Note: Late 2014 new information about the shootdown from the National Security Agency and the Pentagon’s Central Security Service was released. On December 11, the agencies released 170 out of 1,600 soon-to-be-declassified documents involving Americans captured or deemed missing in action during the Vietnam War.  Most of the trove references American pilots lost over North Vietnam, but Chinese fighter jets intercepted and shot down American aircraft on several occasions, killing several pilots. It’s a little-known and politically-sensitive aspect of the war in Vietnam. Some of the details are still classified. Regarding the shooting down of Phil Smith it was stated: “It appears that possible as many as 10 Chicom fighters...reacted to the hostile aircraft over Hainan Island,” noted a September 20 report following Smith’s capture, using an abbreviation for Chinese communists". With 20 Migs on your tail, you have no chance at all....

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Above photos showing the aircraft taxying and also parked at Da Nang AB. Other photos show the shoot down of the F-104 by the guncamera of the Chinese pilots, Phil Smith and finally the Chinese pilots who claimed the shoot down.
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56-886 (c/n 1174) This Starfighter was seen at Da Nang AB in 1965 and was one of a few aircraft which received a nickname painted on its fuselage. It was decorated with the name “FANNIE”.

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56-890 (c/n 1178) This Starfighter was seen at Da Nang AB in 1965. No specific information about this aircraft at Da Nang AB is available. At least it also got his inlets painted black lateron during the deployment. 

56-892 (c/n 1180) This Starfighter was seen at Da Nang from April till December 1965. On December 18th, 1965 it arrived back at George AFB.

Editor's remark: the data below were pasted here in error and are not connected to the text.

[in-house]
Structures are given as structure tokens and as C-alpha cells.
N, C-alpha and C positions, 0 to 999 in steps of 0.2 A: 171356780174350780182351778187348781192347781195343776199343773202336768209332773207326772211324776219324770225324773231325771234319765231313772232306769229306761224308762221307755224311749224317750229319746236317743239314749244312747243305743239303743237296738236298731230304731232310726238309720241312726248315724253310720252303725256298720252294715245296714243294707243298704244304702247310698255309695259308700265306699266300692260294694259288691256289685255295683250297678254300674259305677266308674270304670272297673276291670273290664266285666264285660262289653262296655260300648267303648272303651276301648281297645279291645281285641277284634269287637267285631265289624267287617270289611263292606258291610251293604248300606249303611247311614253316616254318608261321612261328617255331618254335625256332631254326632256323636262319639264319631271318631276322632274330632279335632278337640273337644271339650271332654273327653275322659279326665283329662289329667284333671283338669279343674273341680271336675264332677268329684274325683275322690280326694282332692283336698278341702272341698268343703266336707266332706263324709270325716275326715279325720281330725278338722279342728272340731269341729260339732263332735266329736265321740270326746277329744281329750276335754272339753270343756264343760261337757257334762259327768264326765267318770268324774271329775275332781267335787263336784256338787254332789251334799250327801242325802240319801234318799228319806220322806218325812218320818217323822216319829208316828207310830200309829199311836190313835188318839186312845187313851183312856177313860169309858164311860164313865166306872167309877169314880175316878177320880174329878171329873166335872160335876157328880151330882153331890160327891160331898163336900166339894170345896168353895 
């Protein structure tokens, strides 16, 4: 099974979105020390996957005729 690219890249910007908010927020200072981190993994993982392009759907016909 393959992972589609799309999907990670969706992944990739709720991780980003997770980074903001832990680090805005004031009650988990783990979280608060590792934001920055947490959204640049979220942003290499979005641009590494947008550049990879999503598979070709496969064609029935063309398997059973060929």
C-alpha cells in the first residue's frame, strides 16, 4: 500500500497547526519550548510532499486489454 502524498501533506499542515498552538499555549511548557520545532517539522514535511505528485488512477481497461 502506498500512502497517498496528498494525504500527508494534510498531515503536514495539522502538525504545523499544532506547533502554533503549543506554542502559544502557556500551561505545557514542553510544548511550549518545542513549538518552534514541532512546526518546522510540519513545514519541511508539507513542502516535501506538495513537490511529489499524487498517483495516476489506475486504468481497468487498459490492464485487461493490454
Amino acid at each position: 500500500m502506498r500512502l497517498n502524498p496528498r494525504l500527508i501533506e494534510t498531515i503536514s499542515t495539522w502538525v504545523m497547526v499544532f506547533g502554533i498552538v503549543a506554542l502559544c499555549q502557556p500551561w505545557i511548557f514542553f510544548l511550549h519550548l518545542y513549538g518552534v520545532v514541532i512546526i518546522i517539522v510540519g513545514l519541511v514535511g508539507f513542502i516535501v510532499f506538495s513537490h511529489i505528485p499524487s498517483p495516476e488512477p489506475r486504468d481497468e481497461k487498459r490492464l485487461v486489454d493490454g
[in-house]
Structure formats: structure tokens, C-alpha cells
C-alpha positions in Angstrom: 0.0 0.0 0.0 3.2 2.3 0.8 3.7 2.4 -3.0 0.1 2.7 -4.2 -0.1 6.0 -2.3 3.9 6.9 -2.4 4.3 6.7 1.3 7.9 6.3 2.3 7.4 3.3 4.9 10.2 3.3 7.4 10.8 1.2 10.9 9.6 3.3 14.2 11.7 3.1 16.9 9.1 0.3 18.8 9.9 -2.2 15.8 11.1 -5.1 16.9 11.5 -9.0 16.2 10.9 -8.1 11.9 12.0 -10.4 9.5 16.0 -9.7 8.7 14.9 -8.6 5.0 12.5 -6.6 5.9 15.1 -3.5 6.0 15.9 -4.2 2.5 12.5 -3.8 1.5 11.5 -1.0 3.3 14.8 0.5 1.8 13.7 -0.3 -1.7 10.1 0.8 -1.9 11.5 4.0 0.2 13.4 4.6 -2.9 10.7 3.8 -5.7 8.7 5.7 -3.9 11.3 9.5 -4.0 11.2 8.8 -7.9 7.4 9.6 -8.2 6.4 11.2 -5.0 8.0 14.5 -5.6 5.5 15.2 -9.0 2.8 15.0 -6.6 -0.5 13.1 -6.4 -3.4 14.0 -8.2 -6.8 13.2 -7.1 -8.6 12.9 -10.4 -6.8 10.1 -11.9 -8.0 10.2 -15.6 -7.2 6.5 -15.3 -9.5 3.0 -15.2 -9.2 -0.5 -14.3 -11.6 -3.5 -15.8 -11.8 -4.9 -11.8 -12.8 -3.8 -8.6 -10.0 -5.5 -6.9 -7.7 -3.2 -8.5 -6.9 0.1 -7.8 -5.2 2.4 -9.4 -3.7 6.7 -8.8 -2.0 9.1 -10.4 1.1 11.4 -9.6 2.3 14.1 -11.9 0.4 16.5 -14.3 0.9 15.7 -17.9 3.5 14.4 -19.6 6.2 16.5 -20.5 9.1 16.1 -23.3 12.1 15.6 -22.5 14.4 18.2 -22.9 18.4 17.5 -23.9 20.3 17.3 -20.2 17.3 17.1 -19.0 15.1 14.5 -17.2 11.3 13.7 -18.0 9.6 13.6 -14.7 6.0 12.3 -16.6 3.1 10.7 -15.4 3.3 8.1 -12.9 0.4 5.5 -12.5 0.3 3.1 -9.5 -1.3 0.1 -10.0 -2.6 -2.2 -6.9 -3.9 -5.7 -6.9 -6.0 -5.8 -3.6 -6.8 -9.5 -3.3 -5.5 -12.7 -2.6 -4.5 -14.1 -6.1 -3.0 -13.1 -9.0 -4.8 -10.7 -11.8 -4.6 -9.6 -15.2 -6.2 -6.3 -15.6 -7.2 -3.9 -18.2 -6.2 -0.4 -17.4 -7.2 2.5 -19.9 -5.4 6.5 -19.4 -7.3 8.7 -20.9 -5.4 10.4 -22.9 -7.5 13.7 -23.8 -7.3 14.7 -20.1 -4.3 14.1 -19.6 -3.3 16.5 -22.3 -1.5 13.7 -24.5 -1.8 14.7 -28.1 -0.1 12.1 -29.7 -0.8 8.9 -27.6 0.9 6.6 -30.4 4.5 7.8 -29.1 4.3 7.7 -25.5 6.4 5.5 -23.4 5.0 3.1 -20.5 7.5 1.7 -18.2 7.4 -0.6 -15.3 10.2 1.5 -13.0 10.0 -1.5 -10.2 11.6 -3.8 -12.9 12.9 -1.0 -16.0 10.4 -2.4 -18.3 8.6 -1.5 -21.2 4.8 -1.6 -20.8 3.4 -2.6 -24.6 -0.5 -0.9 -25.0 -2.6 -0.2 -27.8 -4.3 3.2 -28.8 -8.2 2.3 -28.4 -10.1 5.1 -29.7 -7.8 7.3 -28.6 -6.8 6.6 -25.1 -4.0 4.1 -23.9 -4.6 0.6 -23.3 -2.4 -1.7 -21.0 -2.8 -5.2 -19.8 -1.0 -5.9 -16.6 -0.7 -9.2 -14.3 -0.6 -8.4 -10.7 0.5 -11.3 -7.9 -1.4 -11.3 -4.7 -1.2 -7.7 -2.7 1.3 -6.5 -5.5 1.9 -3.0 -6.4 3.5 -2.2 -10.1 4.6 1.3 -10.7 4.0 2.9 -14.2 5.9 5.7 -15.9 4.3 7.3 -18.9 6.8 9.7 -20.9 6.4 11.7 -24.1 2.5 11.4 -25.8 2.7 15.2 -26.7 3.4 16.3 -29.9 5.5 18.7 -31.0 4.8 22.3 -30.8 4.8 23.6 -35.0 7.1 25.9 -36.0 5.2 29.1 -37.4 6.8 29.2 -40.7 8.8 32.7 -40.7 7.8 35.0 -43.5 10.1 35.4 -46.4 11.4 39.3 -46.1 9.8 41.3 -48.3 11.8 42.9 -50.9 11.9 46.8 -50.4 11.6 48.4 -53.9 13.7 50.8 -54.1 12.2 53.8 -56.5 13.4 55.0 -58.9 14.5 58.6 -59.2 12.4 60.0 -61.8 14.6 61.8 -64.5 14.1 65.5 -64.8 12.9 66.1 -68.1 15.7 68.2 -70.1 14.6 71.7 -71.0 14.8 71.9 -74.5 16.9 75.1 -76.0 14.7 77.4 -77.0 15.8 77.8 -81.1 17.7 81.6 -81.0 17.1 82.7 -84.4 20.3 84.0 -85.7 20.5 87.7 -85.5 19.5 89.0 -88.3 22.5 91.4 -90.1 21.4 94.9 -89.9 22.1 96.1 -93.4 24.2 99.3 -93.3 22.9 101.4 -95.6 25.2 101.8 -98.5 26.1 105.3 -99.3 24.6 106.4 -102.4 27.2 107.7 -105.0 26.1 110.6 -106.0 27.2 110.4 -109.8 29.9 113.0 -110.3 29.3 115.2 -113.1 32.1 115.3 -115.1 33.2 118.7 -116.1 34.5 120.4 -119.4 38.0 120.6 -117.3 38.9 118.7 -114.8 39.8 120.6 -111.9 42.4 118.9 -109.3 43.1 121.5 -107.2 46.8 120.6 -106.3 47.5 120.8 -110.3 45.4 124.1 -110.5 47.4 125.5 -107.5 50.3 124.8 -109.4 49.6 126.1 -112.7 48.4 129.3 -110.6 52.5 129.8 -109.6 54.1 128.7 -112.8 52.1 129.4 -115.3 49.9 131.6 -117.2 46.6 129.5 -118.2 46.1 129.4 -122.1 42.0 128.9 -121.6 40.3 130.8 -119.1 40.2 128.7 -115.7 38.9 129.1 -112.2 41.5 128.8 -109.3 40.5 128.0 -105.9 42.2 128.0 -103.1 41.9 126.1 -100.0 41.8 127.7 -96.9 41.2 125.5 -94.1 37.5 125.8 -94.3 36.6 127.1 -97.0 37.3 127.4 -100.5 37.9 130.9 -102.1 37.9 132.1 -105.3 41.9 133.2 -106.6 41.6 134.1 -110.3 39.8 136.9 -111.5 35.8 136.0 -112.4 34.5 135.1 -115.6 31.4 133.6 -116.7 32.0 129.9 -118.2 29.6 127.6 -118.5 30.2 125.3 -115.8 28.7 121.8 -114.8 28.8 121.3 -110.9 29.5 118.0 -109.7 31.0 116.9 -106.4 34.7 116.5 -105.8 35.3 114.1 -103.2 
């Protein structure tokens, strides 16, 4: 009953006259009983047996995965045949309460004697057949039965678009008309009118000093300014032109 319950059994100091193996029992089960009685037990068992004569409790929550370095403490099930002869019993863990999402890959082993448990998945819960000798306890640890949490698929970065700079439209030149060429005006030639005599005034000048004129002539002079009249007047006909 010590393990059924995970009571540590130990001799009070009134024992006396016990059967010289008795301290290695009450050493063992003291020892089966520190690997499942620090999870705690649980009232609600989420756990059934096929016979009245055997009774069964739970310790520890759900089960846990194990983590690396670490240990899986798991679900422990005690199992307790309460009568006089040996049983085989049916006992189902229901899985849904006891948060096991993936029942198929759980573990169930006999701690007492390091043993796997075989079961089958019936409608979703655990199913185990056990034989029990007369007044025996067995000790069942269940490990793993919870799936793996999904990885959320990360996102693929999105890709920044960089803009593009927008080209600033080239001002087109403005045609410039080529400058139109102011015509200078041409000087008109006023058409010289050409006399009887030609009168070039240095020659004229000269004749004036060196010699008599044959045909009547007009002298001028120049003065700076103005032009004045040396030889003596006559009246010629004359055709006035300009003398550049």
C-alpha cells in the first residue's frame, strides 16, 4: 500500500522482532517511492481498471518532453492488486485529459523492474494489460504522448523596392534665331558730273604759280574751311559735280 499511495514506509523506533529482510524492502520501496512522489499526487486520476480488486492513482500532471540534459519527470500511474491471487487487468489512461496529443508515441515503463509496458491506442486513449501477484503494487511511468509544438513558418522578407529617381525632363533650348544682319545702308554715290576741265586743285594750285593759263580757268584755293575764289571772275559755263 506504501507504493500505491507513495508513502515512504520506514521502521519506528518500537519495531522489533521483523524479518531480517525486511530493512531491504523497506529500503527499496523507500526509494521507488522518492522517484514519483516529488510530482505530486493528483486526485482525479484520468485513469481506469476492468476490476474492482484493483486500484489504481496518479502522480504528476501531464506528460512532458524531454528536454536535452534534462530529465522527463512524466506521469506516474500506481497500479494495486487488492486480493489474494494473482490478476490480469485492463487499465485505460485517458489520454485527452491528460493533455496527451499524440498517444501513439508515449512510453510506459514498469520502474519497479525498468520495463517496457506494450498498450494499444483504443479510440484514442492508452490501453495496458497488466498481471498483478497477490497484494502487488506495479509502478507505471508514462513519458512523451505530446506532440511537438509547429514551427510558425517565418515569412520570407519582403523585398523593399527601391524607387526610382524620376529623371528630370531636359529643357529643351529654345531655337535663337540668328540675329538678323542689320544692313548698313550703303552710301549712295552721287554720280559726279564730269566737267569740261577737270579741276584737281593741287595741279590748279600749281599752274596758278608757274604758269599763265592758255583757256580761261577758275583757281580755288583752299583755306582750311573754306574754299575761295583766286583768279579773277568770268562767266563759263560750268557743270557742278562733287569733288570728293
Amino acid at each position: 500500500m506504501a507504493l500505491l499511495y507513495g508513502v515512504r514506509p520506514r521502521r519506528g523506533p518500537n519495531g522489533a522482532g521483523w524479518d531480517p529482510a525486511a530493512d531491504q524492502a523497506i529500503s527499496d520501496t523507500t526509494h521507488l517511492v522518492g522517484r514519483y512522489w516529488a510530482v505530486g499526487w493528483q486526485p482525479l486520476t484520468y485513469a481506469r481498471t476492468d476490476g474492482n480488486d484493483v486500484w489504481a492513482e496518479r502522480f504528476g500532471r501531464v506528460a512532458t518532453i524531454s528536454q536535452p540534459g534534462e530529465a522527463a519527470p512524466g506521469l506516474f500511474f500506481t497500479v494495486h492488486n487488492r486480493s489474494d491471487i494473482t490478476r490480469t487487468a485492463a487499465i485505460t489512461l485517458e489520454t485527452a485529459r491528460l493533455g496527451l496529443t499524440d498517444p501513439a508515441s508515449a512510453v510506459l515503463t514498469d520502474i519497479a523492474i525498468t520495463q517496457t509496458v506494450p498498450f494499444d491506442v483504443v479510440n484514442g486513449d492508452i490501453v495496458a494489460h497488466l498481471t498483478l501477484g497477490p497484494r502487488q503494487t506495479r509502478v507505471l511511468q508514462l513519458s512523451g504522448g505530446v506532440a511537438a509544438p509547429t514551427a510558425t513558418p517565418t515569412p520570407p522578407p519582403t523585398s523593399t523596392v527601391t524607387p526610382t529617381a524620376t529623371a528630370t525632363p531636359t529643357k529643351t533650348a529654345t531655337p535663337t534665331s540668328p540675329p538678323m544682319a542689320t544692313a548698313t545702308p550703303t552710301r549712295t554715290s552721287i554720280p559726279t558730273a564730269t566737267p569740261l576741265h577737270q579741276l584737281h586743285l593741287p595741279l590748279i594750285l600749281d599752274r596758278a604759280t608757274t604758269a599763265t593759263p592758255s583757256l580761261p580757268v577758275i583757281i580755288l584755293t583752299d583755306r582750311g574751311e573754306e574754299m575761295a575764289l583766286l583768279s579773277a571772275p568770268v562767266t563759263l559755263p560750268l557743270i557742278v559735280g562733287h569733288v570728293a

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56-898 (c/n 1186) This Starfighter was seen at Da Nang AB in 1965. No specific information about this aircraft at Da Nang AB is available. 

56-902 (c/n 1190) This Starfighter was seen at Da Nang AB in 1965. In September 1965 it was seen receiving overhaul at CCK AB, Taiwan and finally it arrived back at George AFB, USA on December 18th, 1965.

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56-903 (c/n 1191) This Starfighter was seen at Da Nang AB in 1965. In November 1965 it arrived for overhaul at CCK AB, Taiwan and finally it arrived back at George AFB, USA on December 18th, 1965.

56-908 (c/n 1196) This Starfighter was seen at Da Nang AB in 1965 until July when it was lost while performing a Bombing / Strafe mission with two M117 (750#) bombs.  It was hit by ground fire and while pulling out from the dive bomb pass, the left leading edge flap departed. There was a large gash in the left fuselage above the left wing, and the pilot experienced an oil-failure and landing-gear extension failure. It tried to make an emergency landing at Chu Lai Marine Air Base. During this "gear-up" landing the pilot, Cpt. Roy Blakeley, was sadly killed instantly upon landing while skidding off the runway into a sand-dune. It happened on July 22nd, 1965.

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56-910 (c/n 1198) This Starfighter was seen at Da Nang AB in 1965. Photo can seen on next page with 56-938 history.